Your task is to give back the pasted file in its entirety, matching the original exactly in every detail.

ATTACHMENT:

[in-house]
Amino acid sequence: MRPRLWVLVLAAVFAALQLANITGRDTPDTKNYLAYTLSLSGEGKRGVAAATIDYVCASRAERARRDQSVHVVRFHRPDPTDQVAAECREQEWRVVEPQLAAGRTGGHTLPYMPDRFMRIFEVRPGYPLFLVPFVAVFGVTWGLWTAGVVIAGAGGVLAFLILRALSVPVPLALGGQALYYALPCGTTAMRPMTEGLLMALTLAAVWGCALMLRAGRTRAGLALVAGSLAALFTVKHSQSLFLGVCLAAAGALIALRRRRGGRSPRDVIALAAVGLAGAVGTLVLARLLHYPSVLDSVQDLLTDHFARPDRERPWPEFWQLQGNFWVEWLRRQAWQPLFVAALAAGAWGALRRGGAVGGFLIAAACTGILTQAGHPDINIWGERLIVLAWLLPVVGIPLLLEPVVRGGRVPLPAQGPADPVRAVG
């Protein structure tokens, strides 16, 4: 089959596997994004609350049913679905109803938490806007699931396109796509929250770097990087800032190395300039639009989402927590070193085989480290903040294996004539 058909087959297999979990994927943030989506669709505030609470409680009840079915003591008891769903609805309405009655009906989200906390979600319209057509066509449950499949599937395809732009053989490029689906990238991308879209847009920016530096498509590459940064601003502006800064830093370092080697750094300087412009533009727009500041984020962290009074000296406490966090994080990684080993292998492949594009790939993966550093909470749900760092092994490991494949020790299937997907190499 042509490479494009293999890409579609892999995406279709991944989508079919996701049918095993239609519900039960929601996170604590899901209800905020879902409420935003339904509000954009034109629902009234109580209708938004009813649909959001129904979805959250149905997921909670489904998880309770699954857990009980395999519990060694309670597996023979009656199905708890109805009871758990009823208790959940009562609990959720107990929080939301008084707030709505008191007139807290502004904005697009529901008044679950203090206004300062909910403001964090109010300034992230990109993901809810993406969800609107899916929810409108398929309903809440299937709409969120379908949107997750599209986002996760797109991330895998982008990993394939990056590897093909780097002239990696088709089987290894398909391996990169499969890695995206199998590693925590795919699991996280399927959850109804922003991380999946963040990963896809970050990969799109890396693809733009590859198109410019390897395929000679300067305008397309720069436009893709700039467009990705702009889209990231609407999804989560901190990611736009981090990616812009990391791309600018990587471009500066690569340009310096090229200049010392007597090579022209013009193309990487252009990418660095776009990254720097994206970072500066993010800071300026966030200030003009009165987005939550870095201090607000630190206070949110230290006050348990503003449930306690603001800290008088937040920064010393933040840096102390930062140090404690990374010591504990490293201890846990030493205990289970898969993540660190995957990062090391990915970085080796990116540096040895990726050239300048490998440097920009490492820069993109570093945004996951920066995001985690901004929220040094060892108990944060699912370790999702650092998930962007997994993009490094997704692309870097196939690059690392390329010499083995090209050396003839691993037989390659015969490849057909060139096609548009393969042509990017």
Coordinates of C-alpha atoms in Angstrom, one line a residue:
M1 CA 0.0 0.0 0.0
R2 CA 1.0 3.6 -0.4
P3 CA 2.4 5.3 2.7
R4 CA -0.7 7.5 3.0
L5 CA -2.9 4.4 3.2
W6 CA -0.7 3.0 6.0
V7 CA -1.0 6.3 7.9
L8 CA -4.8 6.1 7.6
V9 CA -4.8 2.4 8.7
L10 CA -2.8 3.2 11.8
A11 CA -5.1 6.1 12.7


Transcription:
[in-house]
Amino acid sequence: MRPRLWVLVLAAVFAALQLANITGRDTPDTKNYLAYTLSLSGEGKRGVAAATIDYVCASRAERARRDQSVHVVRFHRPDPTDQVAAECREQEWRVVEPQLAAGRTGGHTLPYMPDRFMRIFEVRPGYPLFLVPFVAVFGVTWGLWTAGVVIAGAGGVLAFLILRALSVPVPLALGGQALYYALPCGTTAMRPMTEGLLMALTLAAVWGCALMLRAGRTRAGLALVAGSLAALFTVKHSQSLFLGVCLAAAGALIALRRRRGGRSPRDVIALAAVGLAGAVGTLVLARLLHYPSVLDSVQDLLTDHFARPDRERPWPEFWQLQGNFWVEWLRRQAWQPLFVAALAAGAWGALRRGGAVGGFLIAAACTGILTQAGHPDINIWGERLIVLAWLLPVVGIPLLLEPVVRGGRVPLPAQGPADPVRAVG
């Protein structure tokens, strides 16, 4: 089959596997994004609350049913679905109803938490806007699931396109796509929250770097990087800032190395300039639009989402927590070193085989480290903040294996004539 058909087959297999979990994927943030989506669709505030609470409680009840079915003591008891769903609805309405009655009906989200906390979600319209057509066509449950499949599937395809732009053989490029689906990238991308879209847009920016530096498509590459940064601003502006800064830093370092080697750094300087412009533009727009500041984020962290009074000296406490966090994080990684080993292998492949594009790939993966550093909470749900760092092994490991494949020790299937997907190499 042509490479494009293999890409579609892999995406279709991944989508079919996701049918095993239609519900039960929601996170604590899901209800905020879902409420935003339904509000954009034109629902009234109580209708938004009813649909959001129904979805959250149905997921909670489904998880309770699954857990009980395999519990060694309670597996023979009656199905708890109805009871758990009823208790959940009562609990959720107990929080939301008084707030709505008191007139807290502004904005697009529901008044679950203090206004300062909910403001964090109010300034992230990109993901809810993406969800609107899916929810409108398929309903809440299937709409969120379908949107997750599209986002996760797109991330895998982008990993394939990056590897093909780097002239990696088709089987290894398909391996990169499969890695995206199998590693925590795919699991996280399927959850109804922003991380999946963040990963896809970050990969799109890396693809733009590859198109410019390897395929000679300067305008397309720069436009893709700039467009990705702009889209990231609407999804989560901190990611736009981090990616812009990391791309600018990587471009500066690569340009310096090229200049010392007597090579022209013009193309990487252009990418660095776009990254720097994206970072500066993010800071300026966030200030003009009165987005939550870095201090607000630190206070949110230290006050348990503003449930306690603001800290008088937040920064010393933040840096102390930062140090404690990374010591504990490293201890846990030493205990289970898969993540660190995957990062090391990915970085080796990116540096040895990726050239300048490998440097920009490492820069993109570093945004996951920066995001985690901004929220040094060892108990944060699912370790999702650092998930962007997994993009490094997704692309870097196939690059690392390329010499083995090209050396003839691993037989390659015969490849057909060139096609548009393969042509990017």
Coordinates of C-alpha atoms in Angstrom, one line a residue:
M1 CA 0.0 0.0 0.0
R2 CA 1.0 3.6 -0.4
P3 CA 2.4 5.3 2.7
R4 CA -0.7 7.5 3.0
L5 CA -2.9 4.4 3.2
W6 CA -0.7 3.0 6.0
V7 CA -1.0 6.3 7.9
L8 CA -4.8 6.1 7.6
V9 CA -4.8 2.4 8.7
L10 CA -2.8 3.2 11.8
A11 CA -5.1 6.1 12.7